The proper means of measuring quality of life in chronically ill patients is unclear. Because different measures may assess varied aspects of patients' experience and because they may be interrelated in different ways, the relationship between several of these quality-of-life measures, including indices of psychological well-being, social support, and severity of illness in ESRD patients treated with hemodialysis (HD), was prospectively assessed. In addition, it was determined whether patients' assessment of quality of life, along any dimension, was related to patient compliance in three urban HD units, in a population largely composed of African-American patients. Severity of illness scores correlated with both attendance and compliance with the dialysis prescription. Karnofsky scores correlated inversely with age, depression, social environment, and level of severity of illness, as expected, but not with behavioral compliance measures. Social support scores correlated with perception of illness, depression, satisfaction with life, and adjustment to illness scores, but not with behavioral or standard compliance measures. Perception of illness scores correlated with depression, social support, adjustment to illness, and satisfaction with life scores, but not with Karnofsky ratings, severity scores, or standard and/or behavioral compliance measures. Social environment scores correlated with almost all assessed variables, with the exception of anthropometric measurements, predialysis phosphorus levels, and behavioral compliance measures. Satisfaction with life scores (a global, subjective measure of quality of life) correlated with advancing age, level of social support, severity of illness, and the presence of a relationship, but were not correlated with Karnofsky scores. These data suggest that quality of life in patients treated with HD must be measured in several ways. The Psychological Adjustment to Illness Scale Social Environment score may be a useful, generalizable adjunct measure of quality of life in HD patients, in addition to the Satisfaction With Life Scale. Quality of life and perception of the effects of illness are not necessarily associated with functional ability in HD patients. These findings must be considered where making decisions about the discontinuation of HD treatment.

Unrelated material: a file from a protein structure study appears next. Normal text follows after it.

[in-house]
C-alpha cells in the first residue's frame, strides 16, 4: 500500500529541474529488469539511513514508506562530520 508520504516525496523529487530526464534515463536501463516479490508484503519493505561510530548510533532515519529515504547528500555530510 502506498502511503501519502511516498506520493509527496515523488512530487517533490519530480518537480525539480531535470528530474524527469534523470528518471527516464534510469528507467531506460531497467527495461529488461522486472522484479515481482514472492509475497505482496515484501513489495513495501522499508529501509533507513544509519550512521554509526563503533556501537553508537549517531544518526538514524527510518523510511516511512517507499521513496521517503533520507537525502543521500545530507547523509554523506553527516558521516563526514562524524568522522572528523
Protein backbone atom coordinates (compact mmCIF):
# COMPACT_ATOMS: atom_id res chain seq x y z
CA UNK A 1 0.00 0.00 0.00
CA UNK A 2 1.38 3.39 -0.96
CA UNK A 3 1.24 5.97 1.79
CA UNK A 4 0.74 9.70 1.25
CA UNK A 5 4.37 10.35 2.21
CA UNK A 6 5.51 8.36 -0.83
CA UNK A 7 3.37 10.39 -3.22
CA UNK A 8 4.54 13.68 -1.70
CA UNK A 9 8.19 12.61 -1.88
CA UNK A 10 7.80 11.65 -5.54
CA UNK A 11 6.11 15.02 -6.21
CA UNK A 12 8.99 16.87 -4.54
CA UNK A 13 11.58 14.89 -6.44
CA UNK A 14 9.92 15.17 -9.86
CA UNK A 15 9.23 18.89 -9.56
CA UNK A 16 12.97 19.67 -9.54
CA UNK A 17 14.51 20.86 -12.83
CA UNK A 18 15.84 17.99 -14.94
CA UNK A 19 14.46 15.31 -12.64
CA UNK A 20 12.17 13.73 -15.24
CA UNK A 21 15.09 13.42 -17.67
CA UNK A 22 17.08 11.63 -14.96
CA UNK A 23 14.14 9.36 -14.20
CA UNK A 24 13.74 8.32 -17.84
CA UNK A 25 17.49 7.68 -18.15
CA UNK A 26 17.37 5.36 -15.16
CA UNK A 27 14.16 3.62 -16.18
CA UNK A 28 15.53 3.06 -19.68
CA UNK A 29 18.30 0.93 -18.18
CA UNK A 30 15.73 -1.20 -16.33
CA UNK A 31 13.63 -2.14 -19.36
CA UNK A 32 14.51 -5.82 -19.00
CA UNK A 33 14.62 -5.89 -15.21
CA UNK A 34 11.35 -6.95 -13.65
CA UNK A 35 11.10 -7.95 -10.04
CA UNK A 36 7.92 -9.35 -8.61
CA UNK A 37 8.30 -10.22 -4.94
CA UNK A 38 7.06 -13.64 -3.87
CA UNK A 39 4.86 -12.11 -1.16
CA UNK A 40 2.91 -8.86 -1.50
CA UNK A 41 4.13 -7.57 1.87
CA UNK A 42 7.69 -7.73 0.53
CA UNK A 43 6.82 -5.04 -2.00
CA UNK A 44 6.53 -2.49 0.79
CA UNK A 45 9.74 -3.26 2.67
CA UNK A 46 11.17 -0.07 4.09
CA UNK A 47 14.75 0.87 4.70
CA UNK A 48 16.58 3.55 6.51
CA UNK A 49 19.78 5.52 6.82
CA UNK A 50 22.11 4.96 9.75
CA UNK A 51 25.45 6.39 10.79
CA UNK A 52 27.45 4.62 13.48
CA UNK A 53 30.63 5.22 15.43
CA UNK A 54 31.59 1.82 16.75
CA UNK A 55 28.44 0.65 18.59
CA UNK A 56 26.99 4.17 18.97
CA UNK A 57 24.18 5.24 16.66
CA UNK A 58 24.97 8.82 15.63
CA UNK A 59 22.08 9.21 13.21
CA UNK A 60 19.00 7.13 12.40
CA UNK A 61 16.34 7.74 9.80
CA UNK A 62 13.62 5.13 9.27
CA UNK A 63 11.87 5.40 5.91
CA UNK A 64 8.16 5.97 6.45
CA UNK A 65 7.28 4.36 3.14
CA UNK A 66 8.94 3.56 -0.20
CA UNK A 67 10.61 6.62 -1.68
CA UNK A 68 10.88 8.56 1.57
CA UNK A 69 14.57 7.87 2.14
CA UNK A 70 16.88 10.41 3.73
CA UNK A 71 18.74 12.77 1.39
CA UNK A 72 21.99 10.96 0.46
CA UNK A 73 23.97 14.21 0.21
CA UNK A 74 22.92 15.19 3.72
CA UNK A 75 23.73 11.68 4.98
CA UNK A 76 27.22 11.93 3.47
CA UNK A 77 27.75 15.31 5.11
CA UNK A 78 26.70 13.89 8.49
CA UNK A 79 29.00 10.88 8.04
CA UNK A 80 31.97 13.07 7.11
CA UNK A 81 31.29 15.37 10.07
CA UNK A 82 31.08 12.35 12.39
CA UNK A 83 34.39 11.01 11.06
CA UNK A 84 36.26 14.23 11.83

|Original language||English (US)|
|Number of pages||9|
|Journal||Journal of the American Society of Nephrology|
|State||Published - 1995|
- Social support
ASJC Scopus subject areas